Adapted from Hitva'aduyot 5744, Volume 1
THE AUTUMN HOLY DAYS
By Rabbi Elazar Nanas
Excerpted from his book Subbota: My Twenty Years in Soviet Prisons
The autumn Holy Days were getting closer and this caused me some concern. In barely three weeks I would be away from work for a total of seven full days. I decided to discuss the problem with the manager. She was extremely cordial.
"It is a privilege for me to help a man like yourself, ready to sacrifice so much for his faith. Don't you worry. I will arrange the work schedule so that you will finish and send off all the production before the Holy Days, and then when the Holy Days fall, there will be no dolls dry and ready for shipment. That way no one will realize that you are not on the job." Then, noting the precise dates in her notebook, she added, "Don't worry. Everything will be in order. If necessary I will help you pack any backlog."
The day before Rosh Hashana, September 16, 1947, I went to the thieves' barrack and confided to the senior prisoner that this evening the Holy Days began and I wanted to spend the time in his barrack, where no one would disturb me. He received me pleasantly and remarked that he remembered his childhood when he lived among Jews, and he knew that these days were the holiest ones for the Jews. He would help me in any way necessary. Every barrack had a small room for drying clothes. He gave me full use of the room and instructed his men to make a key for me. No one was to bother me during these days. I asked how I could thank him and he dismissed this with a wave of the hand. "Forget it. I'm not afraid of the officials. They can't do anything to me anyway, so it's no sacrifice for me to help you. But a man like you is worth helping."
I asked Zvi to draw up a list of all the Jews in camp so we could let them know the date of Yom Kippur. If we could not gather for a minyan, then they could at least try to get out of work that day. Zvi knew the location of every Jew and he informed each one about Yom Kippur. We decided that for reasons of safety we would fast individually, but would gather for the breaking of the fast in the archives. Zvi spent the week gathering an appropriate supply of provisions such as bread, herring, tea and sugar.
Zvi gave me the key to the archives for Yom Kippur. I said Kol Nidrei there and the next day Zvi came and we davened together. That evening for Neila the engineer in charge of the doll factory came, together with the artist and two Jewish prisoners who worked in the camp administration office. Some could not daven, but they all listened attentively to the davening. After Yom Kippur we all enjoyed the feast Zvi had prepared.
Everyone was so pleased with our post-Yom Kippur meal that we decided to celebrate Sukot together too. Every evening we assembled in the archives, each man bringing whatever he could. The food was pooled and we shared a common meal. For Simchat Torah, the engineer had a great surprise for us - a bottle of whiskey, a rarity in camp, as it was strictly prohibited. I said Kiddush and each man said l'chaim. We sat up late that night, recalling our homes and our families.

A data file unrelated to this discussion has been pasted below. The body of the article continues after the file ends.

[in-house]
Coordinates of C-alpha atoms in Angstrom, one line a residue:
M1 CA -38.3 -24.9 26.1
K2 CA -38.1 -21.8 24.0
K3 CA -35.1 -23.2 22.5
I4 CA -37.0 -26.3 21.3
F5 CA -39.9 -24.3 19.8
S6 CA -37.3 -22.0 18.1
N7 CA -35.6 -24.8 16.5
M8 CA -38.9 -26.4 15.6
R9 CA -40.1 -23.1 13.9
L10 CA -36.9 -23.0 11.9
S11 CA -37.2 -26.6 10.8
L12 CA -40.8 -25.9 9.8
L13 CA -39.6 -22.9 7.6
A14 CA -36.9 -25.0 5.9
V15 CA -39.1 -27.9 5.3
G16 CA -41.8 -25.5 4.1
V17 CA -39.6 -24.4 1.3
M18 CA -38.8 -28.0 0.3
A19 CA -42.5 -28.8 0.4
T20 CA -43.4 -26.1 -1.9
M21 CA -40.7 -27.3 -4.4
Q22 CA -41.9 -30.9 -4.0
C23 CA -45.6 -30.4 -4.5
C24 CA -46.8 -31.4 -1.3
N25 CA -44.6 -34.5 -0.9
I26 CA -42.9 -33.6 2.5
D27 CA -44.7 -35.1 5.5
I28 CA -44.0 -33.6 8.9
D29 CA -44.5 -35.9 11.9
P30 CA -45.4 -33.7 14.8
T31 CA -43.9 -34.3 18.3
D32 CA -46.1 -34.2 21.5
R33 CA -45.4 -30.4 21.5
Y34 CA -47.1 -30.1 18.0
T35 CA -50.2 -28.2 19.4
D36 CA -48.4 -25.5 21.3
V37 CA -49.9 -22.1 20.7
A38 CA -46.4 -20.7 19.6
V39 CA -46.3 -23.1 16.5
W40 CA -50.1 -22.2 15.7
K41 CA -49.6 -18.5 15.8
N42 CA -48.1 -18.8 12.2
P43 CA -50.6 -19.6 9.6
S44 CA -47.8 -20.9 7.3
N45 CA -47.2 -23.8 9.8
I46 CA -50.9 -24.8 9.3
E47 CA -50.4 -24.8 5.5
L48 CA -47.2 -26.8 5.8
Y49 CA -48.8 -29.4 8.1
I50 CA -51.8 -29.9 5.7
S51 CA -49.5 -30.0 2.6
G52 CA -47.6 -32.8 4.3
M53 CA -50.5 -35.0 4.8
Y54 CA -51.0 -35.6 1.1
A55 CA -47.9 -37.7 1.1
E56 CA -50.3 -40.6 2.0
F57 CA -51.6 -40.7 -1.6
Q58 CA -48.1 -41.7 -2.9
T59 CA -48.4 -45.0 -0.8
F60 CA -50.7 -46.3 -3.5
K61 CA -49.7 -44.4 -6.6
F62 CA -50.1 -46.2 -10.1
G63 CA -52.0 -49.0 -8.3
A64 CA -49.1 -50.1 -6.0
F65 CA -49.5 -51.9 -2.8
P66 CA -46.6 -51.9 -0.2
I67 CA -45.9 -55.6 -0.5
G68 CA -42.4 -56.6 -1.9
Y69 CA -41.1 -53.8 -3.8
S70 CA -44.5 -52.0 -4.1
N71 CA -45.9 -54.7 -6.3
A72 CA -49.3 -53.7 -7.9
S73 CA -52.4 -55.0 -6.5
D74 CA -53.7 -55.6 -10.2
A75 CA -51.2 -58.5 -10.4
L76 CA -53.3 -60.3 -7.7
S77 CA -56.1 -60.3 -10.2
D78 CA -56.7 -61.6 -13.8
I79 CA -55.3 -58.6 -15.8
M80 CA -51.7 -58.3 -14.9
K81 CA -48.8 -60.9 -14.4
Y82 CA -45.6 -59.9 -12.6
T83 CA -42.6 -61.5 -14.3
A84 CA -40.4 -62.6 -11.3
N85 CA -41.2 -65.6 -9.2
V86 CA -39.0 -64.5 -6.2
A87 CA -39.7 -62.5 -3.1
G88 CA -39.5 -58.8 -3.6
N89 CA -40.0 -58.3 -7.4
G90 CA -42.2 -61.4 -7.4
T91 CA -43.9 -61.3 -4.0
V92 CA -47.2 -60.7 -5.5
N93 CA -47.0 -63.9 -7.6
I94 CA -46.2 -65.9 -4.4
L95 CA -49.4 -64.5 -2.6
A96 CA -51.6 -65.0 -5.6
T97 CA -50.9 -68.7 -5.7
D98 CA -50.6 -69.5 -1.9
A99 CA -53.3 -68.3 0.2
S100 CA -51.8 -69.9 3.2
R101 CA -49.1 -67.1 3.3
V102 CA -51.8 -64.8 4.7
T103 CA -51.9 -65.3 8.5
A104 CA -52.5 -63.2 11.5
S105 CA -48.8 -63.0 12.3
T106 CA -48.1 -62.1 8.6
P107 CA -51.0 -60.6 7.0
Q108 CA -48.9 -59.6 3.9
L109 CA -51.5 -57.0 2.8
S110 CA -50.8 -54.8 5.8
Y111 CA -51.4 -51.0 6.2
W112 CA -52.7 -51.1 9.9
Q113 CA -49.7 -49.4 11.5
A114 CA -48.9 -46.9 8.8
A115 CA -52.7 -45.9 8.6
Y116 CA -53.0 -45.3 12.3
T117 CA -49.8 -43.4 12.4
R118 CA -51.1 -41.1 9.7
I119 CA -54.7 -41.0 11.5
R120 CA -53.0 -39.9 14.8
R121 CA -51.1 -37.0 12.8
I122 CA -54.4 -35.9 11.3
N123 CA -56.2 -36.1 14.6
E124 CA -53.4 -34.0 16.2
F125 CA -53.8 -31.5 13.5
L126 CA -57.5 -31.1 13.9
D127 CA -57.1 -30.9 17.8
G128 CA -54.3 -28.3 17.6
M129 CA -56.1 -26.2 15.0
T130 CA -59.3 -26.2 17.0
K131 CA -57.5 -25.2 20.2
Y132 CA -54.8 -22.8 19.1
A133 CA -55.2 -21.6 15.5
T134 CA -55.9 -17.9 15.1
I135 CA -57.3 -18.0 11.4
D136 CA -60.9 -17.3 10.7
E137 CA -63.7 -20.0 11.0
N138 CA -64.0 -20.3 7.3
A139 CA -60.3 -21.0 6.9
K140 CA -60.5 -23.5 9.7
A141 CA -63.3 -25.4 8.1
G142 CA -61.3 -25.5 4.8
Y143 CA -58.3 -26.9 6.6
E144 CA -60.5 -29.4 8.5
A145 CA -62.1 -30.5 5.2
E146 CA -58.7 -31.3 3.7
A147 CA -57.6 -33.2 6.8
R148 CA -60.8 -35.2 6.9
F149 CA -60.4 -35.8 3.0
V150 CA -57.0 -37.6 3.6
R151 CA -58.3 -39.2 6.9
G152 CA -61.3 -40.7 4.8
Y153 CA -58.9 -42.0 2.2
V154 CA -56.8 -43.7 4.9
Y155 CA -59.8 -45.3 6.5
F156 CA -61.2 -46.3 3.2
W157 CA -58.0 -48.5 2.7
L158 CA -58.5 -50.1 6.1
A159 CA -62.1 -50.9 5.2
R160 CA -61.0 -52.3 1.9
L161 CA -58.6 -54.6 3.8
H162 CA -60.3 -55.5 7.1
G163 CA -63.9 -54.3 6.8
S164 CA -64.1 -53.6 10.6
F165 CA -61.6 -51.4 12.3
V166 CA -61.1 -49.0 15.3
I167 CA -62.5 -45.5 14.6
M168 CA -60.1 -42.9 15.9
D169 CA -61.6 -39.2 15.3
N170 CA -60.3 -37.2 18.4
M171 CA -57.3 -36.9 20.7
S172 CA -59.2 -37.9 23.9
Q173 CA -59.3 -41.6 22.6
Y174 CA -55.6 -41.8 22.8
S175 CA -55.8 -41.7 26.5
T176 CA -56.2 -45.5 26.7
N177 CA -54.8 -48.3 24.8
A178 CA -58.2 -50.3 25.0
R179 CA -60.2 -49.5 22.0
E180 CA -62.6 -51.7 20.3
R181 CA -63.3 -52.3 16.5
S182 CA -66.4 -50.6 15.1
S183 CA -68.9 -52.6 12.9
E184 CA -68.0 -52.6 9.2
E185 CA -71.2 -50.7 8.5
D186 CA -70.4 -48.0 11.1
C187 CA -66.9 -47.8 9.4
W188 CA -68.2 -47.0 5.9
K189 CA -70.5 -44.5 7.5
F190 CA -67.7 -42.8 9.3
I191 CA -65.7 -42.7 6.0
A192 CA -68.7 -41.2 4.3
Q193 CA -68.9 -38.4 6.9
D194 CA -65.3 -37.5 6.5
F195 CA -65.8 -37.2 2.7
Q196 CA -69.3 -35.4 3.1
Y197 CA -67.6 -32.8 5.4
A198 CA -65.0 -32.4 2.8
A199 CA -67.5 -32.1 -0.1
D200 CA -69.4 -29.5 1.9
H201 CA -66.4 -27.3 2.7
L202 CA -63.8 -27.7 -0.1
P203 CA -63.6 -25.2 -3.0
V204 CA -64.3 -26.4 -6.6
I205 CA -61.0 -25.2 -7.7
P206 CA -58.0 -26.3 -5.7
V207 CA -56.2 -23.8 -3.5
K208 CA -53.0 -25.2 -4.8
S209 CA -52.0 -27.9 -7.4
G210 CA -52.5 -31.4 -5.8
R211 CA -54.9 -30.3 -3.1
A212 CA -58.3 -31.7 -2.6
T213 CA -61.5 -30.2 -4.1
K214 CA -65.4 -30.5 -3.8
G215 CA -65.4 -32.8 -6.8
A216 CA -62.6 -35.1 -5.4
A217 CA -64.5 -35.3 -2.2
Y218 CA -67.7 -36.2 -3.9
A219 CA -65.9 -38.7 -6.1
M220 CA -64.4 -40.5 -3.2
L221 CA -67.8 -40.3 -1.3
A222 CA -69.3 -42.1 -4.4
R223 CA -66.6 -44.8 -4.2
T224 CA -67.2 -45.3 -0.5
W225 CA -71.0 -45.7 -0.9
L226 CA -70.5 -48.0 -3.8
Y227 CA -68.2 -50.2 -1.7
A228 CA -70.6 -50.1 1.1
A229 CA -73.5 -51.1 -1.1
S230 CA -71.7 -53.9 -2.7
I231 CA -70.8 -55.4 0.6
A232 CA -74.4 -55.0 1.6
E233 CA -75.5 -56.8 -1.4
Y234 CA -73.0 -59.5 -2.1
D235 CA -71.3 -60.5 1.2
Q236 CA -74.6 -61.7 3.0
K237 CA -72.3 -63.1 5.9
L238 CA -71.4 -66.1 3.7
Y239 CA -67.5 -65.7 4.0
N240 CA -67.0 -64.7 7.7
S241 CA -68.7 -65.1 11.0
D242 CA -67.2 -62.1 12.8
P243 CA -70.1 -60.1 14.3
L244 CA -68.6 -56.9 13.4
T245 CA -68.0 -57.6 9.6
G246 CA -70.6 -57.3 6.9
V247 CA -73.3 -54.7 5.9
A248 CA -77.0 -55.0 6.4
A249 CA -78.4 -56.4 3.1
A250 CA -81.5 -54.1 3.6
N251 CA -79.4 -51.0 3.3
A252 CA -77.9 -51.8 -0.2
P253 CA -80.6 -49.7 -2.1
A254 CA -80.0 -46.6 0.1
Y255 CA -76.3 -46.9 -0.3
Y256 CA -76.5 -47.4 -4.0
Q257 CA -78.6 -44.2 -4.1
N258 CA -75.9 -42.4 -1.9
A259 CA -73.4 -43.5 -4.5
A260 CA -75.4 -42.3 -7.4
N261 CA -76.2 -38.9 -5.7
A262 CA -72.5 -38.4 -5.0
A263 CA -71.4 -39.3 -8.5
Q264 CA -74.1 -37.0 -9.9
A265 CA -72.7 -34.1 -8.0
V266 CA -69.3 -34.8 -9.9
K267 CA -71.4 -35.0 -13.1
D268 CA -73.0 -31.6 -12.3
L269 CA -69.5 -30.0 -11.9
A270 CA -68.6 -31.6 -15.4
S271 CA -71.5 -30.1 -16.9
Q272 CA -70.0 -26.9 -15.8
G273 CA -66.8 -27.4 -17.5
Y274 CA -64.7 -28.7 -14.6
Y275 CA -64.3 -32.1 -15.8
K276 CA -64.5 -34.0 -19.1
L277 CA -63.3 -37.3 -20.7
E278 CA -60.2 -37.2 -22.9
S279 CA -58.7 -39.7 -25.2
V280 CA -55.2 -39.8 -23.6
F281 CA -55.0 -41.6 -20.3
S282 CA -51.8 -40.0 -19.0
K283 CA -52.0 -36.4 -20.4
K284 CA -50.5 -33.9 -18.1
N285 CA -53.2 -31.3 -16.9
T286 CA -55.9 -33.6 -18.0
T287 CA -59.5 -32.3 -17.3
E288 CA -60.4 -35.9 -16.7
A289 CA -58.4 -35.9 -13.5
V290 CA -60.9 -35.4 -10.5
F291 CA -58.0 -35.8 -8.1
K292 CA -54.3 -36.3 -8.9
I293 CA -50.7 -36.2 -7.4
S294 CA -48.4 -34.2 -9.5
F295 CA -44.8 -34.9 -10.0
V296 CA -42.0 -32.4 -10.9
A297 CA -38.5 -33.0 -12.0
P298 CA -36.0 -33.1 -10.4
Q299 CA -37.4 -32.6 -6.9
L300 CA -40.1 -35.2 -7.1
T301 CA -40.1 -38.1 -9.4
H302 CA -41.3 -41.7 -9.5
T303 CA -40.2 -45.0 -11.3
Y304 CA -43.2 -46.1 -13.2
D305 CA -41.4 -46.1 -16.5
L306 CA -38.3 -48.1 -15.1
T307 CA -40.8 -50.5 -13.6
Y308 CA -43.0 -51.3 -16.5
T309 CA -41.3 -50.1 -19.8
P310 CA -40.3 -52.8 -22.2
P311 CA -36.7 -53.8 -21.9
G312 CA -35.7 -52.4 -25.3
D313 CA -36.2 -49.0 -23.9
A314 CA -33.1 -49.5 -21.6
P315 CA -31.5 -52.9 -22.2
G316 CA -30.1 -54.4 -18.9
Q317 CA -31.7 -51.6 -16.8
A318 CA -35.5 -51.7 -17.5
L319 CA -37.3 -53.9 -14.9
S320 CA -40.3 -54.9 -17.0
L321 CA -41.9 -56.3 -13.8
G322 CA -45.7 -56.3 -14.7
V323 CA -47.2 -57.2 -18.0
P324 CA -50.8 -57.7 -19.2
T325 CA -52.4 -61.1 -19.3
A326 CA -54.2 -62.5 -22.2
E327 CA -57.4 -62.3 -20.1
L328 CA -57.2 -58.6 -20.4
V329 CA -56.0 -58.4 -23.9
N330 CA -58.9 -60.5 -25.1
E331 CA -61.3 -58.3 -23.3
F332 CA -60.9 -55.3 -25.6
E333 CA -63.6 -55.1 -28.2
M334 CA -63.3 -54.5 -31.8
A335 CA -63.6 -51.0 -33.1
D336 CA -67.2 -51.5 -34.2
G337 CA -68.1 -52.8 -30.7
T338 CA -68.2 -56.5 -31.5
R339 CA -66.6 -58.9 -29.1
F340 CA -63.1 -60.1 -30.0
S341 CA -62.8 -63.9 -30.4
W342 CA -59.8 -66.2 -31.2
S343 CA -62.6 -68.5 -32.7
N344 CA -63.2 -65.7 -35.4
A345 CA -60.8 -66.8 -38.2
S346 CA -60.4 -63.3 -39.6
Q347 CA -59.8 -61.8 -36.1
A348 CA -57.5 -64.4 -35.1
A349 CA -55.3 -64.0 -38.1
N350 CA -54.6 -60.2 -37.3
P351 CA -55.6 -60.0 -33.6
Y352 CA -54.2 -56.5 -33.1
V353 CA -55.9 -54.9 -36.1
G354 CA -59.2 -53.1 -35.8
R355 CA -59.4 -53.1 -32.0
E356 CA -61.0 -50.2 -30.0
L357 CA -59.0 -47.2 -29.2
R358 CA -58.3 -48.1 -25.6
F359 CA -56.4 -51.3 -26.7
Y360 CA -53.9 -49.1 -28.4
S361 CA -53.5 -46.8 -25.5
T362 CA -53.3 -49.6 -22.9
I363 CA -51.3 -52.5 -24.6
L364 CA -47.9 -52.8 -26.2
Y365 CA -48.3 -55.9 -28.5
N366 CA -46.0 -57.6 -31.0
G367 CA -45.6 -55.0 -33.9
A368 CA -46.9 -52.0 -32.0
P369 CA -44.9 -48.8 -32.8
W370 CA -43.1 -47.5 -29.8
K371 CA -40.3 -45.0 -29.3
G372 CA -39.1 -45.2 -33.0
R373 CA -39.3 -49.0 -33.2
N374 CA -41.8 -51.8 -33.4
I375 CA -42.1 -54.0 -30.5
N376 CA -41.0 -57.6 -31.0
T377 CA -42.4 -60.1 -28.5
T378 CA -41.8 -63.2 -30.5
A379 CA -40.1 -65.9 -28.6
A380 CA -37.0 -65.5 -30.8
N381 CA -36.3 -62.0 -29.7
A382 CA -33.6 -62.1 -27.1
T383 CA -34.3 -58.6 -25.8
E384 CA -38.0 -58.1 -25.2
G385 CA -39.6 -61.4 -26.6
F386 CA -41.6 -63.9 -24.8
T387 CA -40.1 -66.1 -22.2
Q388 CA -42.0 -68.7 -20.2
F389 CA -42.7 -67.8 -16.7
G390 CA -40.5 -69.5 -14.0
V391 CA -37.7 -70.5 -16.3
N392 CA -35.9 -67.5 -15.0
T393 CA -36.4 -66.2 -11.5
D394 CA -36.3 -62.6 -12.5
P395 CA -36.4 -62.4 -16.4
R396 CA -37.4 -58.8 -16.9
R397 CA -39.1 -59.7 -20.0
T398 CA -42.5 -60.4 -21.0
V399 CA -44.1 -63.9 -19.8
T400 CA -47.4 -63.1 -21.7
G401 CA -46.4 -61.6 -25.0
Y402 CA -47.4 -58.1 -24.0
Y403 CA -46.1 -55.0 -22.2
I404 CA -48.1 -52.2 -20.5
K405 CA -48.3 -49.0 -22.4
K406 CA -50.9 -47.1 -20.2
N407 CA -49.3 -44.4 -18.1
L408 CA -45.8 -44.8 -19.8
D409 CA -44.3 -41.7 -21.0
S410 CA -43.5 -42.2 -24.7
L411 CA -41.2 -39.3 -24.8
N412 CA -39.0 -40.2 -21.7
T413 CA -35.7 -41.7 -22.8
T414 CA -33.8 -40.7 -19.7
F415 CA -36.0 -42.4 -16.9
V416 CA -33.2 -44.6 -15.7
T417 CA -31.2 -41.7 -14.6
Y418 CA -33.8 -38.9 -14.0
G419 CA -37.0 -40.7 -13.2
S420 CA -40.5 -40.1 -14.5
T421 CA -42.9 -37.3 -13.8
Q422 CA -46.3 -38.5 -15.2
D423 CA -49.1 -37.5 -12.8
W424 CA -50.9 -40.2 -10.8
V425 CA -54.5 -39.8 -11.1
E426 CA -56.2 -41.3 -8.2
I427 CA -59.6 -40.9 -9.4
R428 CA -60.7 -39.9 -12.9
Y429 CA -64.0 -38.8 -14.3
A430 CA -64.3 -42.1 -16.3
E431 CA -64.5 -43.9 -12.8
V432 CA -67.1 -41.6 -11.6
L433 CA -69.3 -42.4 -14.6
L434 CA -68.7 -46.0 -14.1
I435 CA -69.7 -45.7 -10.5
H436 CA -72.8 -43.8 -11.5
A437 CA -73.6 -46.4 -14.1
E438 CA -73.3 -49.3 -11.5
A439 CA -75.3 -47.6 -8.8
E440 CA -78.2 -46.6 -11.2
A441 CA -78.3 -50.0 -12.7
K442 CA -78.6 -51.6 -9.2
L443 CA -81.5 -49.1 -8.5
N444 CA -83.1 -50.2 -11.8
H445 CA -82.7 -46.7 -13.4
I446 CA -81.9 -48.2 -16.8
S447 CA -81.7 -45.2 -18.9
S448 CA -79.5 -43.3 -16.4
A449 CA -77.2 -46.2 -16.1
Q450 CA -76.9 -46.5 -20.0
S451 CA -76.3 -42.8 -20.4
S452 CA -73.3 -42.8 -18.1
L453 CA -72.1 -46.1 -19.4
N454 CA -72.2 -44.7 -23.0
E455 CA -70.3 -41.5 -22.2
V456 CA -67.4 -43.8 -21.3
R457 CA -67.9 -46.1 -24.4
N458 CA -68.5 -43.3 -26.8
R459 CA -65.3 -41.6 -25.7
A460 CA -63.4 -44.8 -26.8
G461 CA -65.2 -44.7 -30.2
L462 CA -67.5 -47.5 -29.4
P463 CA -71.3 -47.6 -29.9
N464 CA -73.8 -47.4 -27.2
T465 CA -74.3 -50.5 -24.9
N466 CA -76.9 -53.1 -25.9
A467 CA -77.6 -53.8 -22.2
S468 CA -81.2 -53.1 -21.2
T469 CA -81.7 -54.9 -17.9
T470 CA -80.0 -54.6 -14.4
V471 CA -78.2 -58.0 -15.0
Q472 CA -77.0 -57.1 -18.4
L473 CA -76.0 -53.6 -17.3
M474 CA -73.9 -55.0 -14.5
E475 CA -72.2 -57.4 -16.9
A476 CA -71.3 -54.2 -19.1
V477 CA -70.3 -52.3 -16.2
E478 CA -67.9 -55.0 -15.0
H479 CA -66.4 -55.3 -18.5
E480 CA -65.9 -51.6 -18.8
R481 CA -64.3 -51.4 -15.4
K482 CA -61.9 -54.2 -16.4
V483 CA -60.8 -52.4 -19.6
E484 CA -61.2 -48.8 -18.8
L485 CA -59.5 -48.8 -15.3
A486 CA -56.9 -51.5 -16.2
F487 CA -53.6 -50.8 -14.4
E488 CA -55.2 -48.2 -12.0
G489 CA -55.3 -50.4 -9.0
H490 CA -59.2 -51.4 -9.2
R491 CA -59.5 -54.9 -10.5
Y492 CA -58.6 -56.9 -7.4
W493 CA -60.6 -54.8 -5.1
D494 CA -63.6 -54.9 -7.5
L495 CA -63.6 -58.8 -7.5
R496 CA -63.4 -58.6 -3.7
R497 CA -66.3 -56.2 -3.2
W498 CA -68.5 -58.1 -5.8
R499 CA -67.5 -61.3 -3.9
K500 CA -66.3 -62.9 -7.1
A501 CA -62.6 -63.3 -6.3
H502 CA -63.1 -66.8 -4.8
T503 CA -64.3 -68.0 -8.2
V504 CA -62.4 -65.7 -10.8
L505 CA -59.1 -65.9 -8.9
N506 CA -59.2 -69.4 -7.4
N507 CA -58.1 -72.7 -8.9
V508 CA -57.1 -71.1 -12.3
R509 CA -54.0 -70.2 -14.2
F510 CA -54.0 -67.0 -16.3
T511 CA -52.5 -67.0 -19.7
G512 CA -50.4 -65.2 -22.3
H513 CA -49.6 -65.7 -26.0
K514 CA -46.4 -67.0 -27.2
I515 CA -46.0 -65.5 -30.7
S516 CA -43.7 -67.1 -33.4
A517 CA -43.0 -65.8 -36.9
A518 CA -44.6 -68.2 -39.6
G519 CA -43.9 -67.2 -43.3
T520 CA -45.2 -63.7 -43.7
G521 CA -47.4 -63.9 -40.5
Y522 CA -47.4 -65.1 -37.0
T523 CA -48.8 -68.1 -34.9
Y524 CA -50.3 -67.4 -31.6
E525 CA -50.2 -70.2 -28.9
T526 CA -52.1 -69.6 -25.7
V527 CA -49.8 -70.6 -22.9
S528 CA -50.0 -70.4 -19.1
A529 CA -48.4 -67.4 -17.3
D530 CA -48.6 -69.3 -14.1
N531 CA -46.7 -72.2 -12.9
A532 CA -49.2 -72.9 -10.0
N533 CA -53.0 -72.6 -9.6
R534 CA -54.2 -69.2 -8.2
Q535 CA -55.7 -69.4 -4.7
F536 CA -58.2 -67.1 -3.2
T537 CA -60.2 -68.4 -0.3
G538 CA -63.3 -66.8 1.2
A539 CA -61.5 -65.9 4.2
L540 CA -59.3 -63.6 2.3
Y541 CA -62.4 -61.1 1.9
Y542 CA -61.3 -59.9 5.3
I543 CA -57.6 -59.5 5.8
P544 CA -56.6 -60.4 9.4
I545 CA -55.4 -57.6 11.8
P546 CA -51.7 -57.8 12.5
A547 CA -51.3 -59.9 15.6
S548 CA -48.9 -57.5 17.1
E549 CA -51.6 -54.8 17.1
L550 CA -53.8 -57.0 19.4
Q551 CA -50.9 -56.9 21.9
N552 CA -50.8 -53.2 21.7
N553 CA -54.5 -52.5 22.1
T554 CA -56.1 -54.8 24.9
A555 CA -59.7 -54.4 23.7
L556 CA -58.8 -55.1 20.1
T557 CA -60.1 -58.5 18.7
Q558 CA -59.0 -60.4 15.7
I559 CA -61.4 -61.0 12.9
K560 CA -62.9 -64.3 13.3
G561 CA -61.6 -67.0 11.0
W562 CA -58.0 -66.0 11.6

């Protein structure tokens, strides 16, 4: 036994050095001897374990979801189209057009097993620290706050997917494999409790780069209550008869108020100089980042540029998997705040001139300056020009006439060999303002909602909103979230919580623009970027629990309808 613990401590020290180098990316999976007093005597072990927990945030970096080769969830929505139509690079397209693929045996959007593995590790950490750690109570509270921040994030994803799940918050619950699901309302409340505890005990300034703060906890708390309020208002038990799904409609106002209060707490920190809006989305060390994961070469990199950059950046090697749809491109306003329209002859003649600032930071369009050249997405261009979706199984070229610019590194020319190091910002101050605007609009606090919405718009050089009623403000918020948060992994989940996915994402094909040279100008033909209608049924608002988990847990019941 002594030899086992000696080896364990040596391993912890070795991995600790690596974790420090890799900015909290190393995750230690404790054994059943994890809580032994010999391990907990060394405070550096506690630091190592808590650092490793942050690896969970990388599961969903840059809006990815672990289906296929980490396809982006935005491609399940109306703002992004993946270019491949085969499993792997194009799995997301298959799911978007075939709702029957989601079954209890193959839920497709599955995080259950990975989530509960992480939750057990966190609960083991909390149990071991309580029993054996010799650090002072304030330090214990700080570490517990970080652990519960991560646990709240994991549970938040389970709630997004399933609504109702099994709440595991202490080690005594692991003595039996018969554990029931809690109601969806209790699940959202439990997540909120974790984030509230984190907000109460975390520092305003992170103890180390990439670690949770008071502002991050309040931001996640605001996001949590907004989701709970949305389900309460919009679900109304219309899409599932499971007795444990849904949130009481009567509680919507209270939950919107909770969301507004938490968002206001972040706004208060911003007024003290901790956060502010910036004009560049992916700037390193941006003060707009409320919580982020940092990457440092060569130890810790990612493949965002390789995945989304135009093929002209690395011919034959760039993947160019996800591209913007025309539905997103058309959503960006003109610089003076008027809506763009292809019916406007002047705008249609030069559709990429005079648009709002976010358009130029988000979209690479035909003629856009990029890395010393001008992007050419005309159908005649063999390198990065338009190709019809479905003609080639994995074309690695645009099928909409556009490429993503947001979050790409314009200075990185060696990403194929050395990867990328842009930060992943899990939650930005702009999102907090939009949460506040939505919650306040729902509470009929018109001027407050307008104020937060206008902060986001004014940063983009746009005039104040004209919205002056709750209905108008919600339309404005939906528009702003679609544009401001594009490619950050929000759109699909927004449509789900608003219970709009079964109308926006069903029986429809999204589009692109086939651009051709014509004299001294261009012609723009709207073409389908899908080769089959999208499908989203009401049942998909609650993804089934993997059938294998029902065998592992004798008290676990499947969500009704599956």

The next evening the engineer invited me to his room. I had the impression that he simply had a need to talk about something. "You know, I feel like I was converted. For the first time in my life I fasted on Yom Kippur, and for the first time I celebrated Simchat Torah. I am from an unobservant Jewish home. Judaism consisted of circumcision, putting on tefilin once at Bar Mitzva, and if you married a Jewish girl the rabbi would come to officiate. I abandoned even that little bit because I became a communist when I was very young.
"Since I met you, I keep thinking about you with amazement. If I were not a witness myself, I would never believe it possible to keep Shabbat and keep kosher in the dreadful conditions of our camp. And you've been doing this for over ten years. You can do such things only with faith." He paused thoughtfully. "From observing you here in camp, I've come to the conclusion that only thanks to deep faith and only by profound observance of the religious customs were the Jewish people able to survive. Without that we would have long ago stopped existing as a nation."
I was deeply moved by his words. Our conversation lasted deep into the might. "I swear to you, as long as I am with you. I will help you with everything possible so that you might keep all the mitzvot. And if I am ever so fortunate as to be freed, then I, too, will keep the Jewish laws. It is possible that I had to suffer so much in camp so that I could shake off communism and return to the Jewish people."
YOM KIPPUR IN PRISON
The Lubavitch Youth Organization, headquartered in New York, sends volunteers to state and federal prisons in the New York area for pre-holiday and holiday programs. Volunteers stayed within walking distance of a number of facilities on Rosh Hashana and will do the same for Yom Kippur to conduct services. For the festival of Sukkot, LYO sends volunteers to over a dozen facilities in New York state to bring the joy of the holiday to our incarcerated brethren.